WADA: money, governments, replacing Pound at issue

The annual conference of the World Anti-Doping Agency revealed several issues which could impact the organization's efforts Friday. The falling value of the U.S. dollar and uncooperative governments have the agency looking for other solutions to help keep the fight against doping alive.

Despite raising fees by four percent in 2008, the Montreal-based agency is looking at a 16-17 percent hit because of the weak dollar. "With the shrinking dollar is a shrinking amount of what's available for the rest," said WADA director general David Howman. This has the agency looking at charitable trusts and corporate sponsorship as possible sources of additional funding.

"[We] understand that US$25 million a year is not enough to carry out the things we need to these days," out-going WADA president Dick Pound explained. "I take it we now have a mandate to get inventive and go out and get looking for funds."

Higher fees, however, could put a strain on developing countries. "If we had the money, we would put in more," said Jean Jacques Nzoghe of Gabon's Ministry of Youth and Sport, according to AP. "But in Africa when you ask for more funds, even to get the approval means a process at an assembly level, which is no guarantee."

Governments 'have a lot to do'

International Olympic Committee (IOC) president Jacques Rogge joined Pound in urging governments to work harder to fight doping or risk being barred from the Olympics. Rogge urged governments to ratify the UNESCO International Convention against Doping in Sport. "I respectfully urge all governments to assume their full responsibility by ratifying the UNESCO convention," said Rogge.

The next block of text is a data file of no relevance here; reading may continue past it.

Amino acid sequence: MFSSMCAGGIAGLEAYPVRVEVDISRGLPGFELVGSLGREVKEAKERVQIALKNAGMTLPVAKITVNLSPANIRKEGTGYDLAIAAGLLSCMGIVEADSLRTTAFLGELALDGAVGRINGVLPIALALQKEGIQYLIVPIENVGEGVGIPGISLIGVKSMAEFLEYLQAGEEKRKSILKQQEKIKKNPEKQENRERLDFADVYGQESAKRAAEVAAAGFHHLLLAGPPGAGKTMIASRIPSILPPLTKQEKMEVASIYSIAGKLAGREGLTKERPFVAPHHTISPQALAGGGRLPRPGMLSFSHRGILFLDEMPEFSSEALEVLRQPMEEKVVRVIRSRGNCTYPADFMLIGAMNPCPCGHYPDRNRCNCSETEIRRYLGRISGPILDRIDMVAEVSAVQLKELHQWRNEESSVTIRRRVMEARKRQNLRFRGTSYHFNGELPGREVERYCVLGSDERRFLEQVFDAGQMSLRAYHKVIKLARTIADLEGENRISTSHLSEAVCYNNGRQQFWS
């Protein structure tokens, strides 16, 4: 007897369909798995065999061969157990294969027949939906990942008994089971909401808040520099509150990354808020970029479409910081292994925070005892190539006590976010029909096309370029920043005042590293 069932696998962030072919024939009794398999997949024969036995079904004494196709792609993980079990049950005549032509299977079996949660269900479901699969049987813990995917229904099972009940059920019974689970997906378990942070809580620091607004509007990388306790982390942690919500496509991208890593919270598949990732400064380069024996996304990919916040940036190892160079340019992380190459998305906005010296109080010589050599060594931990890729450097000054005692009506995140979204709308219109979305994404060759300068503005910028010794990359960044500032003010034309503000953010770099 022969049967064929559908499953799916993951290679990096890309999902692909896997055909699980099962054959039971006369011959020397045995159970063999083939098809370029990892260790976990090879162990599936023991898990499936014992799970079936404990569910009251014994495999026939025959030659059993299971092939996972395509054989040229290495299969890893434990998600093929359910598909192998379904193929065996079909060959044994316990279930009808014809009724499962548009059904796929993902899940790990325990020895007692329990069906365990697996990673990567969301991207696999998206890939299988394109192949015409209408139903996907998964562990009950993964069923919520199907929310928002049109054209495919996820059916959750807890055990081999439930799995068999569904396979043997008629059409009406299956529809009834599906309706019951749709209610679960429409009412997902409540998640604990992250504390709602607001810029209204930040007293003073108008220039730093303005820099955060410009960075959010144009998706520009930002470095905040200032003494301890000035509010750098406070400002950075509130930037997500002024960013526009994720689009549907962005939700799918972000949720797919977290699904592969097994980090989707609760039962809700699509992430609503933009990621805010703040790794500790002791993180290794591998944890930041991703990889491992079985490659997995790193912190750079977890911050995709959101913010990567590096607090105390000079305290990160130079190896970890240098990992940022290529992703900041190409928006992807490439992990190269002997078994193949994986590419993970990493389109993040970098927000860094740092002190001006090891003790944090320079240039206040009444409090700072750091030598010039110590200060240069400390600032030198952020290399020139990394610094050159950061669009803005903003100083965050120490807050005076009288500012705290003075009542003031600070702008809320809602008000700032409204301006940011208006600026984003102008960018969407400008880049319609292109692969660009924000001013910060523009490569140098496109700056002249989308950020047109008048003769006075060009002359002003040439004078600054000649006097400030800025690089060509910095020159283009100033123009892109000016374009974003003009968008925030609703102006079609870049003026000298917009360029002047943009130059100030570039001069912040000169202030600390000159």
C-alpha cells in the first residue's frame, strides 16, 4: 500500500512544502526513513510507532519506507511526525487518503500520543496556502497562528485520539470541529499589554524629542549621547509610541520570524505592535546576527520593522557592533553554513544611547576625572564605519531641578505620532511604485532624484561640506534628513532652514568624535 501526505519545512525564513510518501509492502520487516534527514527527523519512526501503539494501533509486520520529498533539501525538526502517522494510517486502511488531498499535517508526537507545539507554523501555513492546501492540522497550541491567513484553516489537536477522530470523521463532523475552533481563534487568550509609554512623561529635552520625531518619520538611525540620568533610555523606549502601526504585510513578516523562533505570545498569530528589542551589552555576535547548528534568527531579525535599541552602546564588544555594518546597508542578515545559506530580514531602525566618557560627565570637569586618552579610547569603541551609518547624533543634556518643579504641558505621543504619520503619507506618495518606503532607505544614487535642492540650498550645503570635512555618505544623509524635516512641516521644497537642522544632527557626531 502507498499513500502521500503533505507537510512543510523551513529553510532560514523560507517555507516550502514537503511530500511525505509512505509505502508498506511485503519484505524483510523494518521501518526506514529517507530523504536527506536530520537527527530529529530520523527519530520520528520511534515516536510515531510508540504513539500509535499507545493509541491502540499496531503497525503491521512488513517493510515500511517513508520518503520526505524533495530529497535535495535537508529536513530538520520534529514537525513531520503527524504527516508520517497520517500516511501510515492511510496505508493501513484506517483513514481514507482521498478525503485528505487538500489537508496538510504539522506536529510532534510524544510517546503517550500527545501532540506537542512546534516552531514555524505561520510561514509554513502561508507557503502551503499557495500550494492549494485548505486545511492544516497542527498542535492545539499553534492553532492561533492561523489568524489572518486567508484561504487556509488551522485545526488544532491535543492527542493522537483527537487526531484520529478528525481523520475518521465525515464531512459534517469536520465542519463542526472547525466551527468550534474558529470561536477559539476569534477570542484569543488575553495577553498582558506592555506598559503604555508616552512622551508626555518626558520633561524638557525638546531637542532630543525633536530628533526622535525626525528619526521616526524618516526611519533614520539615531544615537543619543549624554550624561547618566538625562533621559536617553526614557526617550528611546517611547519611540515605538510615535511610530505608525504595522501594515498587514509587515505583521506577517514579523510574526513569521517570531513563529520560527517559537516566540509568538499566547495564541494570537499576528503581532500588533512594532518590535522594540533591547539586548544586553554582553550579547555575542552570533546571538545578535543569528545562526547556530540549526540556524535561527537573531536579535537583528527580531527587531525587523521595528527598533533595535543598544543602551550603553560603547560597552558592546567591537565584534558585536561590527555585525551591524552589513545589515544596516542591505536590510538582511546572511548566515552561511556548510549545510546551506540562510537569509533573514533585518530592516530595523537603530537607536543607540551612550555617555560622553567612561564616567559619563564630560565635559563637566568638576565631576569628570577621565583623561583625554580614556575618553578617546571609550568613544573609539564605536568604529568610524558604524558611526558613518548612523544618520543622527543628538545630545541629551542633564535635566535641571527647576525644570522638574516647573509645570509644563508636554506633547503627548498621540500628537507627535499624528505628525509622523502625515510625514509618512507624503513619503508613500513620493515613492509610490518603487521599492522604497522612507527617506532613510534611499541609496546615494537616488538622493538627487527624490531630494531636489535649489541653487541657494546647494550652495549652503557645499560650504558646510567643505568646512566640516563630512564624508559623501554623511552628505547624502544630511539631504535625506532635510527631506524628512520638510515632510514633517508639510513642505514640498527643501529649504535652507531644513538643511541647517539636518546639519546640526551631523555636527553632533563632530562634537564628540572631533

The governments have until January 1, 2009 to ratify the convention, which includes the new World Anti-Doping Code, or risk being barred from competing at the 2010 Winter Olympics in Vancouver, Canada, or the 2012 Summer Olympics in London. Only 70 of the 205 IOC member nations have ratified the UNESCO convention to date.

Pound gave an example of the importance of governments creating laws to fight doping and having the fortitude to enforce them in ridding sport of its doping problem. "'Raw Deal' is very good example... more than 50 million dollars worth of anabolic steroids were discovered during that operation, and the authorities that conducted it believe it's the tip of the iceberg," said Pound.

Pound said that had more countries joined the investigation,which was led by the US Drug Enforcement and other federal agencies targeting importers of steroids from China, Mexico and other countries, there could have been more discoveries.

"Some countries didn't join (Raw Deal) for reasons of their own, some countries didn't join because they had no laws to enforce," added Pound with frustration.

Struggle to replace Pound

Following the withdrawal of WADA vice-president Jean-François Lamour from candidacy to replace exiting President Dick Pound, Australian John Fahey remains the sole candidate for the position despite a last minute nomination of France's Guy Drut.

Drut, a member of the International Olympic Committee (IOC), was put forth as a candidate Friday by European governments opposed to the nomination of Fahey. However, Pound, who leaves his position on December 31 said that the nominatiton was too late. Fahey will be the sole candidate when voting takes place on Saturday,

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